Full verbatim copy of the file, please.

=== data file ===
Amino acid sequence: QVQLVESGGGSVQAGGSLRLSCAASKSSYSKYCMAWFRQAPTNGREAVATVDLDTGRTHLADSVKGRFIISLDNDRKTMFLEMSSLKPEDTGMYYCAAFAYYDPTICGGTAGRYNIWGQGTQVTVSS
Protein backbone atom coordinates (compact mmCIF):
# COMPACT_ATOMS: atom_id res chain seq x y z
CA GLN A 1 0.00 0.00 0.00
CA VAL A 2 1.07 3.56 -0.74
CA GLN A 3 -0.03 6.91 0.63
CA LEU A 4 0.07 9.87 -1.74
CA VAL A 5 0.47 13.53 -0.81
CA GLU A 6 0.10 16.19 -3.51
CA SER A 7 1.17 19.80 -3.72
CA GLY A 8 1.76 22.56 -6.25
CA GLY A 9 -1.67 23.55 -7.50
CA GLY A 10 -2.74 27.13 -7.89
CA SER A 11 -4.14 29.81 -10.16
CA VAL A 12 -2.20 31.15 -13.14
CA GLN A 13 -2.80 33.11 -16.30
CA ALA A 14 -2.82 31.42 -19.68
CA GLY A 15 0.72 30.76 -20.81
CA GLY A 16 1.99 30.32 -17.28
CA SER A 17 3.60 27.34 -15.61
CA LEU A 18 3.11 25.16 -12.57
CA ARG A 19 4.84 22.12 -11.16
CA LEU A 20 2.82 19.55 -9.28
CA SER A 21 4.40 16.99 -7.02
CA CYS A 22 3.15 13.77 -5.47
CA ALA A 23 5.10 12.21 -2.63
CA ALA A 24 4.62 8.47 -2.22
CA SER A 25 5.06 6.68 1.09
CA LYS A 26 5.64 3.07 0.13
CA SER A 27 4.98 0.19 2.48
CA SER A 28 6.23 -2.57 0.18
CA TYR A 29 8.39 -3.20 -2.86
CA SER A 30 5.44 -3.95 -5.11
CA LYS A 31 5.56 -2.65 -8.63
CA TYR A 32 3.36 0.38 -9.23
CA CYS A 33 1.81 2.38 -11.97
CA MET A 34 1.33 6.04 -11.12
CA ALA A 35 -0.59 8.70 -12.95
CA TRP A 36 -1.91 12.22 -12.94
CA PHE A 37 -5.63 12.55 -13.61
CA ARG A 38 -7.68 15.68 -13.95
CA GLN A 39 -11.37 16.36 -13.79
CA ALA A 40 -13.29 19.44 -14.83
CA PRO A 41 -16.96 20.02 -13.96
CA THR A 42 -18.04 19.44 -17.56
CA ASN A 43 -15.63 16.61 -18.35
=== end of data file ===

Amino acid sequence: QVQLVESGGGSVQAGGSLRLSCAASKSSYSKYCMAWFRQAPTNGREAVATVDLDTGRTHLADSVKGRFIISLDNDRKTMFLEMSSLKPEDTGMYYCAAFAYYDPTICGGTAGRYNIWGQGTQVTVSS
Protein backbone atom coordinates (compact mmCIF):
# COMPACT_ATOMS: atom_id res chain seq x y z
CA GLN A 1 0.00 0.00 0.00
CA VAL A 2 1.07 3.56 -0.74
CA GLN A 3 -0.03 6.91 0.63
CA LEU A 4 0.07 9.87 -1.74
CA VAL A 5 0.47 13.53 -0.81
CA GLU A 6 0.10 16.19 -3.51
CA SER A 7 1.17 19.80 -3.72
CA GLY A 8 1.76 22.56 -6.25
CA GLY A 9 -1.67 23.55 -7.50
CA GLY A 10 -2.74 27.13 -7.89
CA SER A 11 -4.14 29.81 -10.16
CA VAL A 12 -2.20 31.15 -13.14
CA GLN A 13 -2.80 33.11 -16.30
CA ALA A 14 -2.82 31.42 -19.68
CA GLY A 15 0.72 30.76 -20.81
CA GLY A 16 1.99 30.32 -17.28
CA SER A 17 3.60 27.34 -15.61
CA LEU A 18 3.11 25.16 -12.57
CA ARG A 19 4.84 22.12 -11.16
CA LEU A 20 2.82 19.55 -9.28
CA SER A 21 4.40 16.99 -7.02
CA CYS A 22 3.15 13.77 -5.47
CA ALA A 23 5.10 12.21 -2.63
CA ALA A 24 4.62 8.47 -2.22
CA SER A 25 5.06 6.68 1.09
CA LYS A 26 5.64 3.07 0.13
CA SER A 27 4.98 0.19 2.48
CA SER A 28 6.23 -2.57 0.18
CA TYR A 29 8.39 -3.20 -2.86
CA SER A 30 5.44 -3.95 -5.11
CA LYS A 31 5.56 -2.65 -8.63
CA TYR A 32 3.36 0.38 -9.23
CA CYS A 33 1.81 2.38 -11.97
CA MET A 34 1.33 6.04 -11.12
CA ALA A 35 -0.59 8.70 -12.95
CA TRP A 36 -1.91 12.22 -12.94
CA PHE A 37 -5.63 12.55 -13.61
CA ARG A 38 -7.68 15.68 -13.95
CA GLN A 39 -11.37 16.36 -13.79
CA ALA A 40 -13.29 19.44 -14.83
CA PRO A 41 -16.96 20.02 -13.96
CA THR A 42 -18.04 19.44 -17.56
CA ASN A 43 -15.63 16.61 -18.35